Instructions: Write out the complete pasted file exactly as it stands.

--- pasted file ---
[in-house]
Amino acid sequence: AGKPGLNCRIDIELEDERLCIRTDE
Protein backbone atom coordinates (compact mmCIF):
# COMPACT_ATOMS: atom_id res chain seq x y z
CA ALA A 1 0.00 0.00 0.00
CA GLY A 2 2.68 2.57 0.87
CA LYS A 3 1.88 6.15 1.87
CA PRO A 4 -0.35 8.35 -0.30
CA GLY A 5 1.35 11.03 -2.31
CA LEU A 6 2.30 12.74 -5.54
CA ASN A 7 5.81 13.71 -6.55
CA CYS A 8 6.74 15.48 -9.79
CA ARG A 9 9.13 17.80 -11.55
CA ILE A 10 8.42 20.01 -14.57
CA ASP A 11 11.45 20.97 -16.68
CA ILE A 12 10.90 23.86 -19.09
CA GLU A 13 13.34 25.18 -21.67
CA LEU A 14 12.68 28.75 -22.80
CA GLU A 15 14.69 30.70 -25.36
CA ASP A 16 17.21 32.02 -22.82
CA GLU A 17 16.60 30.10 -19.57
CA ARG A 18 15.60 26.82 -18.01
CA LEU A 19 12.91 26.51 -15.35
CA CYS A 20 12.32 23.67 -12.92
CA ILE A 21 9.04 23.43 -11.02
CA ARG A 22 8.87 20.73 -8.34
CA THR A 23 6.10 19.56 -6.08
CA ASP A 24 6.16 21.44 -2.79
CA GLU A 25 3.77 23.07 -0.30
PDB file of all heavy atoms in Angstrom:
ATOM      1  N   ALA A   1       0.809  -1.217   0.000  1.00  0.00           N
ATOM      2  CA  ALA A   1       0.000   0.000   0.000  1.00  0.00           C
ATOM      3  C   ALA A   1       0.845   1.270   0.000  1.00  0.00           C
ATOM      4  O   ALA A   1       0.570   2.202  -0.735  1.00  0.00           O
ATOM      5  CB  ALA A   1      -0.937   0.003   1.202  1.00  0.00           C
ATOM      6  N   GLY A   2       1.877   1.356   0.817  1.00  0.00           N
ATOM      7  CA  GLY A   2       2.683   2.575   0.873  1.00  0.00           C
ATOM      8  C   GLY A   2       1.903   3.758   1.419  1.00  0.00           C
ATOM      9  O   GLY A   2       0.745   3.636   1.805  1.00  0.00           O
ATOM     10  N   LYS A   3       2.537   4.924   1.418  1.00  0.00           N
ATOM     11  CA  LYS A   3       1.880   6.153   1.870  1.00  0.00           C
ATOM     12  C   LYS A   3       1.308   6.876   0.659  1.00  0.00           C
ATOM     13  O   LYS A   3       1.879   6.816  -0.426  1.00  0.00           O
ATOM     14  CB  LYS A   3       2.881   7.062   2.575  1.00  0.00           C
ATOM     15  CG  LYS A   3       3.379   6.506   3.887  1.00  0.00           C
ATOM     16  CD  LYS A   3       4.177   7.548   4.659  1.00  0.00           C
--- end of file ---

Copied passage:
[in-house]
Amino acid sequence: AGKPGLNCRIDIELEDERLCIRTDE
Protein backbone atom coordinates (compact mmCIF):
# COMPACT_ATOMS: atom_id res chain seq x y z
CA ALA A 1 0.00 0.00 0.00
CA GLY A 2 2.68 2.57 0.87
CA LYS A 3 1.88 6.15 1.87
CA PRO A 4 -0.35 8.35 -0.30
CA GLY A 5 1.35 11.03 -2.31
CA LEU A 6 2.30 12.74 -5.54
CA ASN A 7 5.81 13.71 -6.55
CA CYS A 8 6.74 15.48 -9.79
CA ARG A 9 9.13 17.80 -11.55
CA ILE A 10 8.42 20.01 -14.57
CA ASP A 11 11.45 20.97 -16.68
CA ILE A 12 10.90 23.86 -19.09
CA GLU A 13 13.34 25.18 -21.67
CA LEU A 14 12.68 28.75 -22.80
CA GLU A 15 14.69 30.70 -25.36
CA ASP A 16 17.21 32.02 -22.82
CA GLU A 17 16.60 30.10 -19.57
CA ARG A 18 15.60 26.82 -18.01
CA LEU A 19 12.91 26.51 -15.35
CA CYS A 20 12.32 23.67 -12.92
CA ILE A 21 9.04 23.43 -11.02
CA ARG A 22 8.87 20.73 -8.34
CA THR A 23 6.10 19.56 -6.08
CA ASP A 24 6.16 21.44 -2.79
CA GLU A 25 3.77 23.07 -0.30
PDB file of all heavy atoms in Angstrom:
ATOM      1  N   ALA A   1       0.809  -1.217   0.000  1.00  0.00           N
ATOM      2  CA  ALA A   1       0.000   0.000   0.000  1.00  0.00           C
ATOM      3  C   ALA A   1       0.845   1.270   0.000  1.00  0.00           C
ATOM      4  O   ALA A   1       0.570   2.202  -0.735  1.00  0.00           O
ATOM      5  CB  ALA A   1      -0.937   0.003   1.202  1.00  0.00           C
ATOM      6  N   GLY A   2       1.877   1.356   0.817  1.00  0.00           N
ATOM      7  CA  GLY A   2       2.683   2.575   0.873  1.00  0.00           C
ATOM      8  C   GLY A   2       1.903   3.758   1.419  1.00  0.00           C
ATOM      9  O   GLY A   2       0.745   3.636   1.805  1.00  0.00           O
ATOM     10  N   LYS A   3       2.537   4.924   1.418  1.00  0.00           N
ATOM     11  CA  LYS A   3       1.880   6.153   1.870  1.00  0.00           C
ATOM     12  C   LYS A   3       1.308   6.876   0.659  1.00  0.00           C
ATOM     13  O   LYS A   3       1.879   6.816  -0.426  1.00  0.00           O
ATOM     14  CB  LYS A   3       2.881   7.062   2.575  1.00  0.00           C
ATOM     15  CG  LYS A   3       3.379   6.506   3.887  1.00  0.00           C
ATOM     16  CD  LYS A   3       4.177   7.548   4.659  1.00  0.00           C